The often-vocal Seales, a former host on the daytime talk show, The Real, is used to ruffling feathers and getting reactions out of those who deem her words controversial.
“What’s dumb and embarrassing, is a BW who claims to advocate for blackness, demeaning this BW based on a spliced 12-second clip,” one Twitter user shot back. “If you knew a damn thing about our VP, you’d know she’s been among the loudest to speak on America’s “Achilles Heel,” it’s racism. Think next time,” they added.
Seales said her two cents and called it a day. She’s not the only one who has spoken out against VP Harris’s recent comments. But you can’t please everybody. Amanda Seales knows that firsthand.
A white New Jersey police officer was fired and another one has been suspended for six months for portraying Black Lives Matter protestors as terrorists.
According to NJ.com, two white female police officers, Sara Erwin (who was terminated) and Sgt. Mandy Grey (suspended for six months) were disciplined because of a Facebook post that Erwin wrote and Grey replied to. The police officers worked with the Hopewell Township, New Jersey police.
The Facebook post, which was written in June 2020, stated, “Last night as I left for work I had my two kids crying for me not to go to work. I don’t think I’ve ever felt the way I did last night. And then I watched people I know and others I care about going into harms way. I love my police family like my own. So when you share posts and things on Facebook I’d really appreciate if you’d THINK before doing so. I’ve seen so many black lives matter [sic] hashtags in these posts. Just to let you know — they are terrorists. They hate me. They hate my uniform. They don’t care if I die.”
Last year, in an email to NJ Advance Media, the police chief at the time, Lance Maloney wrote:
“On Monday, June 8, 2020 the township learned that multiple police officers and township employees had been accused of improper conduct involving social media. Those officers and employees were immediately placed on leave by the Chief of Police and Business Administrator. As we continue to investigate a recent Facebook post, please know that I am sorry for the hurt that this incident has caused our community,” Maloney said. “We understand that we have the obligation to make sure that our officers police in a manner that is fair and impartial.”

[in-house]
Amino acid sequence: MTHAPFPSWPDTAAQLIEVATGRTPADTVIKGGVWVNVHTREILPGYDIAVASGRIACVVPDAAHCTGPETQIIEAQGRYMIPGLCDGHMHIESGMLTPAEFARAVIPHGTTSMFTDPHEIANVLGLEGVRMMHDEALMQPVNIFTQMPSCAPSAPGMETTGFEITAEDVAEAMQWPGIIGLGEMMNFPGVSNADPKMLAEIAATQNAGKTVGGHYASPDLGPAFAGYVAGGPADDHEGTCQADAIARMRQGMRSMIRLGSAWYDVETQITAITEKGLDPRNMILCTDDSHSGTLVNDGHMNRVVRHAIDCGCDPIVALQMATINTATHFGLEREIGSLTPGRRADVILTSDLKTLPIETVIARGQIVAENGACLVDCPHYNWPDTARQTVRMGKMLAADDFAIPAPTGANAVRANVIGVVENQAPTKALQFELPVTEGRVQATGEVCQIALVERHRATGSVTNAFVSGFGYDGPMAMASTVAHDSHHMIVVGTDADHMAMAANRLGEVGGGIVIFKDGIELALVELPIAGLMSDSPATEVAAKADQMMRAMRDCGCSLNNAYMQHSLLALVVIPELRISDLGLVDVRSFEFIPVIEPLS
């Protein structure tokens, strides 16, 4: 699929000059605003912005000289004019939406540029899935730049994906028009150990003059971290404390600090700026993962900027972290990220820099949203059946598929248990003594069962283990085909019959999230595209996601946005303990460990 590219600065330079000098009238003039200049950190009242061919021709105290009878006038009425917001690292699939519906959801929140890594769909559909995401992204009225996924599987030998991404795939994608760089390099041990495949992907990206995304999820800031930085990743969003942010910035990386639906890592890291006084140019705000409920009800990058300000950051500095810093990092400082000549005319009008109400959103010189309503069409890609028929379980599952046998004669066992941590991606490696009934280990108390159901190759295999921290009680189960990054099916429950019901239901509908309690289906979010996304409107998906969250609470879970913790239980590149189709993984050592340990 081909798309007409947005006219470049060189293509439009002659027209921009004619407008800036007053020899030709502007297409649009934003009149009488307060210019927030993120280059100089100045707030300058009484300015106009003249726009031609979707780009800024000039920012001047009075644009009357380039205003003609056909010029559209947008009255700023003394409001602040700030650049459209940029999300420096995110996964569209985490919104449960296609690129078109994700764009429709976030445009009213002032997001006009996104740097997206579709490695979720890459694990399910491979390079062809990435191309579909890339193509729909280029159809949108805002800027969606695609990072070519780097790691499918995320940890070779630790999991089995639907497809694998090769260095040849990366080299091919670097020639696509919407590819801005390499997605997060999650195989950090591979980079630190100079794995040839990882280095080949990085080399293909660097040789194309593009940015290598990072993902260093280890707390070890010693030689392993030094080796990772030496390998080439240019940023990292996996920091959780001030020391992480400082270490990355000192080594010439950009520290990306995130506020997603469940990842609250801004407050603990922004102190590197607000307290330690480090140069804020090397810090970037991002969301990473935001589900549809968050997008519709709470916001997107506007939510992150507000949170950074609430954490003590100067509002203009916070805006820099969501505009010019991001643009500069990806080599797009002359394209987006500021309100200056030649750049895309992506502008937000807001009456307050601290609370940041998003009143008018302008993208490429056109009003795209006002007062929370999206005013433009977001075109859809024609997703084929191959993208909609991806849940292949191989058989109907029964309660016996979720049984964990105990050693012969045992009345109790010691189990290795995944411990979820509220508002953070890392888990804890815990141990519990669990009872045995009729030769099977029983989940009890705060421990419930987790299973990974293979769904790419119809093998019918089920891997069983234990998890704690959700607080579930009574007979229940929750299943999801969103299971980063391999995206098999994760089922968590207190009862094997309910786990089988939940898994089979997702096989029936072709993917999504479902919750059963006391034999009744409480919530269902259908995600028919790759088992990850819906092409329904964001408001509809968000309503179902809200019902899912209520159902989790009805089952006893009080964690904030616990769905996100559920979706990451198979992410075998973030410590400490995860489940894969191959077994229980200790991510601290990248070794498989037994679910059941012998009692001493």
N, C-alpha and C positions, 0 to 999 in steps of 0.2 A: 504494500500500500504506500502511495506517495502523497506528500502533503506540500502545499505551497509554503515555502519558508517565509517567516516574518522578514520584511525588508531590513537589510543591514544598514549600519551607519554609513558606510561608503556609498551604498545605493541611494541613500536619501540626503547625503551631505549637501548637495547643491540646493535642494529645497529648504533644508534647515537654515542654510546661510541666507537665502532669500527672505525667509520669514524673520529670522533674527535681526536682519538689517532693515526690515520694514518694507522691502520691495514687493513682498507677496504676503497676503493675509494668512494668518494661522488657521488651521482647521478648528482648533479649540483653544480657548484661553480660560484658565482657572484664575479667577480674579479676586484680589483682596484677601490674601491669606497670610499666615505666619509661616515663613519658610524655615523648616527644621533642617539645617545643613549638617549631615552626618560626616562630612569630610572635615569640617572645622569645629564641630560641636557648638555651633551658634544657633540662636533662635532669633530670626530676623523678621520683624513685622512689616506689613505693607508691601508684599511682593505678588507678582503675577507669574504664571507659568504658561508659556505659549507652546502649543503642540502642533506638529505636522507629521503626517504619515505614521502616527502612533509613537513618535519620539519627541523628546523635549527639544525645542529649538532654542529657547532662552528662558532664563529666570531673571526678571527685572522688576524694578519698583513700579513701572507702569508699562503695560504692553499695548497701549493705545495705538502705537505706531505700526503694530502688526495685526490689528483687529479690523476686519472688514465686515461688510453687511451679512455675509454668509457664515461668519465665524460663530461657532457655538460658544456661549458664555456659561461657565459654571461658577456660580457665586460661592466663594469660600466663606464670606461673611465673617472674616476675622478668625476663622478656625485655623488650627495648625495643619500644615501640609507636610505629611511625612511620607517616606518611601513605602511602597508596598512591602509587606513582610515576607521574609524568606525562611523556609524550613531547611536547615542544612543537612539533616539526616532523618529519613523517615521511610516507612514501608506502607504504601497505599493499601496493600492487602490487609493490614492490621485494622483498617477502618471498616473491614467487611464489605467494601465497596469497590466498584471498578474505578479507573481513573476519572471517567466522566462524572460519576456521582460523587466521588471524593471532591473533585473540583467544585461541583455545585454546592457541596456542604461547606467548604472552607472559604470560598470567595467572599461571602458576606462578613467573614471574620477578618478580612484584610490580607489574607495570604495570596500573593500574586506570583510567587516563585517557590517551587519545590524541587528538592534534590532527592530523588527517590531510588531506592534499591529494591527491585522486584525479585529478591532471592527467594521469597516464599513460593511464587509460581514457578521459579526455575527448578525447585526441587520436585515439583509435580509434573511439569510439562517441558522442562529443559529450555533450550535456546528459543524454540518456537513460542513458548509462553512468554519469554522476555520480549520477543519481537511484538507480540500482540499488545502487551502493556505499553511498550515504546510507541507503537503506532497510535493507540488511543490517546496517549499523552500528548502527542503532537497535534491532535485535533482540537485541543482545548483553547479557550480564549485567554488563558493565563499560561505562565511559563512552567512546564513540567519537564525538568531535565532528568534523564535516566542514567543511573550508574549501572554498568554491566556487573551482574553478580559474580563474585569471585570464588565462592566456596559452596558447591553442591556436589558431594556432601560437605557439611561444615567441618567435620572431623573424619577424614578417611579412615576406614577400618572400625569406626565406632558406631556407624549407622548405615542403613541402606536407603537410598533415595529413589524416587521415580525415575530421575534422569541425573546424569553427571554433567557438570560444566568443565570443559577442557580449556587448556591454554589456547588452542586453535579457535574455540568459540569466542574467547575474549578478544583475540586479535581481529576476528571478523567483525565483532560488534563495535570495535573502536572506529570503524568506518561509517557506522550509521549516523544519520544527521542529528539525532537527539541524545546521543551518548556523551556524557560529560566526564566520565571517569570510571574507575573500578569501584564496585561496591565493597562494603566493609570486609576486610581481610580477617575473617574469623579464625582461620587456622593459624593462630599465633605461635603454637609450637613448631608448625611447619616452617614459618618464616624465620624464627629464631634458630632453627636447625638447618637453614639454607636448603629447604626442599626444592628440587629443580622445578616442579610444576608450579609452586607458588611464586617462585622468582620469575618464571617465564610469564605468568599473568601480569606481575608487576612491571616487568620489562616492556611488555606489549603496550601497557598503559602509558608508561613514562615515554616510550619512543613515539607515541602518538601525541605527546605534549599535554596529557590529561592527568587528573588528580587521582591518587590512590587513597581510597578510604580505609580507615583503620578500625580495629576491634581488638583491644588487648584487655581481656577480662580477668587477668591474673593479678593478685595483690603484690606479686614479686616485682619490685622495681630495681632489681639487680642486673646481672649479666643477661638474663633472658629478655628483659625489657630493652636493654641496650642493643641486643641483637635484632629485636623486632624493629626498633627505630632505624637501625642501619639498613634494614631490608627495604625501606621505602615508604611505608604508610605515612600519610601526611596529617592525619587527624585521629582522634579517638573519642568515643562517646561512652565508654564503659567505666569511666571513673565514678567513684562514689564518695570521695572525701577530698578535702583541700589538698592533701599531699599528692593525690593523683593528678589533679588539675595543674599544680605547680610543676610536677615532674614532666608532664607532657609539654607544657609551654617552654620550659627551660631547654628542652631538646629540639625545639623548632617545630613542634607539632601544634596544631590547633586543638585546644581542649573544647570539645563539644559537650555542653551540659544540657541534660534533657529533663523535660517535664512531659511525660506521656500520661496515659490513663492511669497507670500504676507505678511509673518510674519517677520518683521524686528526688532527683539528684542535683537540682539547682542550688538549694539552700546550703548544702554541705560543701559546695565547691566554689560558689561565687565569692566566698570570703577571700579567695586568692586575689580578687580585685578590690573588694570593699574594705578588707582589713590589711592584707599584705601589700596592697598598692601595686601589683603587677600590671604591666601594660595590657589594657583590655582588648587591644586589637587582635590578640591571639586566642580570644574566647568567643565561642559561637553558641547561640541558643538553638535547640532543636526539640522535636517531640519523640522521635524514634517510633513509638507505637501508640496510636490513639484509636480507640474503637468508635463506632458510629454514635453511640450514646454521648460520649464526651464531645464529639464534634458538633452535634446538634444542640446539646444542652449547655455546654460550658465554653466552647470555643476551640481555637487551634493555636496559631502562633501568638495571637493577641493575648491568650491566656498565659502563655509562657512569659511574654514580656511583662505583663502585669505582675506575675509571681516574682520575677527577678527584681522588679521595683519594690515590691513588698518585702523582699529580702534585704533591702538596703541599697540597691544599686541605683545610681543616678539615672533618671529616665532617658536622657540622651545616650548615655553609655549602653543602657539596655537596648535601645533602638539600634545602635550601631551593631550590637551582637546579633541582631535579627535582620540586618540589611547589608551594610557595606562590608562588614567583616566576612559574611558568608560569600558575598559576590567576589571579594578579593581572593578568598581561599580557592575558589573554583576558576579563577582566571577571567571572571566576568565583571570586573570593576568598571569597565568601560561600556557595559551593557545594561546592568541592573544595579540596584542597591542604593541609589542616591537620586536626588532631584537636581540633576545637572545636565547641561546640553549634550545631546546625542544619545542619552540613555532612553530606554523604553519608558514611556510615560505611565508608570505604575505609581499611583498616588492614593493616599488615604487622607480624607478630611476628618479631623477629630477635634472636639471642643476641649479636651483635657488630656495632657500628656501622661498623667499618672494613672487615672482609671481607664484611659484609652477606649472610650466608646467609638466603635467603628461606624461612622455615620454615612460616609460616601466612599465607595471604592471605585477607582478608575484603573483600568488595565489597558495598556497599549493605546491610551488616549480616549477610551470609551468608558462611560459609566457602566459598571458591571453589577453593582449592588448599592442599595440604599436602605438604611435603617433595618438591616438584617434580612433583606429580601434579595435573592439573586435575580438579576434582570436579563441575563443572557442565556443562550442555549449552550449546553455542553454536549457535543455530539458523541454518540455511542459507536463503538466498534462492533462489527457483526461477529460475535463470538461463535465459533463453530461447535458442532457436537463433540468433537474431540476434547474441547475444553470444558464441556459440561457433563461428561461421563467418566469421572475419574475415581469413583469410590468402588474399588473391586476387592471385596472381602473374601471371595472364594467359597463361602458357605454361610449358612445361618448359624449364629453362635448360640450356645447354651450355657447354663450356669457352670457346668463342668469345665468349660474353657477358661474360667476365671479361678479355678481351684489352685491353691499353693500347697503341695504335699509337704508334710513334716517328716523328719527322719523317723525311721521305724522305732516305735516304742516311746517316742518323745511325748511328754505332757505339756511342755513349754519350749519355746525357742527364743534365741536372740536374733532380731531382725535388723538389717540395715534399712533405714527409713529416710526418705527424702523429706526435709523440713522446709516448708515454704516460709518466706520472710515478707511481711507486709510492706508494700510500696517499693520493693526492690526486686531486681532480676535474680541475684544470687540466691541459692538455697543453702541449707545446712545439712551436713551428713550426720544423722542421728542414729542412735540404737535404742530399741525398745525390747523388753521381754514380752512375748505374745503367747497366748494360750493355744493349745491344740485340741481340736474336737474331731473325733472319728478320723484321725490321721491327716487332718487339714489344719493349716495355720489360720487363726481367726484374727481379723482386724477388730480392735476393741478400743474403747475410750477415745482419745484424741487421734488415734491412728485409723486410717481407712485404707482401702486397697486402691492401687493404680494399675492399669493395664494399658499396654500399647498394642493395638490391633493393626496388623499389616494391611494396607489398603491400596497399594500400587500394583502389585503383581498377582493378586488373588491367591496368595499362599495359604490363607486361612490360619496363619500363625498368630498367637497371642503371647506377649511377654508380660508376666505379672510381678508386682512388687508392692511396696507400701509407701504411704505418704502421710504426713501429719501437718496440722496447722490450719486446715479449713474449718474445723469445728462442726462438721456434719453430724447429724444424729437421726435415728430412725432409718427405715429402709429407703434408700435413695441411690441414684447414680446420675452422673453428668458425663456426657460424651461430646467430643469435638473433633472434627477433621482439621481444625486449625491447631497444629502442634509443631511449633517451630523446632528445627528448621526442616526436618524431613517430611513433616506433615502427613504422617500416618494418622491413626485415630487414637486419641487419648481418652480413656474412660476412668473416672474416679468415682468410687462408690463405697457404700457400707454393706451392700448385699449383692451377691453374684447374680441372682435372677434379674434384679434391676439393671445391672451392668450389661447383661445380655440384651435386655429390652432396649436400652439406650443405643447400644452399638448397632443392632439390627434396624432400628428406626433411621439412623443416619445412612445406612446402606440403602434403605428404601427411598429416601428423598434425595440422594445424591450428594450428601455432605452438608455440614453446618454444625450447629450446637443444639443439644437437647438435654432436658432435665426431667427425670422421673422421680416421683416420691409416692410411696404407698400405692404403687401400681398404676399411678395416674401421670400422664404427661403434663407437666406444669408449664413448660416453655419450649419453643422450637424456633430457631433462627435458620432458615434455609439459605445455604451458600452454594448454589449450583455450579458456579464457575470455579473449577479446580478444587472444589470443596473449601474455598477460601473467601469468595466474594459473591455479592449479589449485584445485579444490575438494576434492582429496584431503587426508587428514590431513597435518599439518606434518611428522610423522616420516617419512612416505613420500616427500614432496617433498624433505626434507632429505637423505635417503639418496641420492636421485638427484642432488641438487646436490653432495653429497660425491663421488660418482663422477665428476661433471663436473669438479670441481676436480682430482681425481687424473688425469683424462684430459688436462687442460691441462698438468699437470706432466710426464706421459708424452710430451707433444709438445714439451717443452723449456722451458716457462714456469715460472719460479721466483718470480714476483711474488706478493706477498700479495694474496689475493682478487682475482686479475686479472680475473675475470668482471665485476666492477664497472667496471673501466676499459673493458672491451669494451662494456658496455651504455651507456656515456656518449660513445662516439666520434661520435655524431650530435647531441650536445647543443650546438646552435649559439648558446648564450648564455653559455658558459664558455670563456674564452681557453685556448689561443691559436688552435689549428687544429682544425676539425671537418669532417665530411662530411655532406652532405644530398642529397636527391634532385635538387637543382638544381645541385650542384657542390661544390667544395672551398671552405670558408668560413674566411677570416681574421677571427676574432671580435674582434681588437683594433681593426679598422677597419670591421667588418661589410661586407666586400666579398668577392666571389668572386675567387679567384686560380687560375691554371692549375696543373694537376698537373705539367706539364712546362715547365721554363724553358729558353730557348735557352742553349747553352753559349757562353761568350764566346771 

Dr Ian Smith has insinuated that The Tamron Hall Show only features Black experts when it is for something negative.
In his interview with The Karen Hunter Show, Smith said the show conveniently does not book people of color with doctorate degrees, favoring white experts only, Madame Noire reported.
“There are a lot of people who look like me, who are equally educated, equally articulate, who are not getting a platform on major shows. And, you know, they won’t bring on African American or Latinx people as experts to talk about things like education or sociology or medicine or law,” Smith said. “They will only bring us on when we’re an entertainer or an athlete or we do something salacious. There is a talk show with an African American host and an African American executive producer that has said to publicists do not pitch us your Black clients we are not a Black show, pitch us your white clients, we don’t want to be looked at as a Black show.
“They will bring on Black experts when they do something salacious or they’re in the headlines for doing something bad. Then they’ll bring Black people on to talk about that,” he added.
Smith, in his explanation to Hunter, told her that he needed to call out Hall because he would have done so if she was white.
“I’m putting this show on blast because when white shows and hosts don’t let us on we criticize them, but the same criticism has to be held when a show is helmed and hosted by Black people that keep us off the airwaves and it’s just not right,” Smith said.